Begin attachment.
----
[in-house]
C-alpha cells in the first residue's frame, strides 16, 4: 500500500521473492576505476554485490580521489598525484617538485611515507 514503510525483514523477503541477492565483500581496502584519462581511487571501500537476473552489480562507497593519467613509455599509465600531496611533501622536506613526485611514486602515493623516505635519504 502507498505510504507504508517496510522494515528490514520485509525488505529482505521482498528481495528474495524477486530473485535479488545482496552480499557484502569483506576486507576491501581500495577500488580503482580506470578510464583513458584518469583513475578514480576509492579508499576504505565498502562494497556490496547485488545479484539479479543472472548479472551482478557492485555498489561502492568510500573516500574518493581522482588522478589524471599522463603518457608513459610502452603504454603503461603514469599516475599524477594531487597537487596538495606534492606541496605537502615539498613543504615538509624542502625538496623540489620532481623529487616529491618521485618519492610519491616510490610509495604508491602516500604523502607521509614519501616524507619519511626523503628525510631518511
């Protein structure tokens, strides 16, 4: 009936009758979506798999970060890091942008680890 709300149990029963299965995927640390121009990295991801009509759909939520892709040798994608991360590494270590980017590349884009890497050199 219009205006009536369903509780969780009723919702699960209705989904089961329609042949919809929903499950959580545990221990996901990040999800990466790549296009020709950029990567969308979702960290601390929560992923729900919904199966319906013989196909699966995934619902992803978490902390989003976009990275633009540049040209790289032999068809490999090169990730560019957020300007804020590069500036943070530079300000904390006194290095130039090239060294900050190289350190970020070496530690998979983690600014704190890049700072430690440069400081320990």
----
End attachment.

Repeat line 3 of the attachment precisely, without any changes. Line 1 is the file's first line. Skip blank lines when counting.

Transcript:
């Protein structure tokens, strides 16, 4: 009936009758979506798999970060890091942008680890 709300149990029963299965995927640390121009990295991801009509759909939520892709040798994608991360590494270590980017590349884009890497050199 219009205006009536369903509780969780009723919702699960209705989904089961329609042949919809929903499950959580545990221990996901990040999800990466790549296009020709950029990567969308979702960290601390929560992923729900919904199966319906013989196909699966995934619902992803978490902390989003976009990275633009540049040209790289032999068809490999090169990730560019957020300007804020590069500036943070530079300000904390006194290095130039090239060294900050190289350190970020070496530690998979983690600014704190890049700072430690440069400081320990």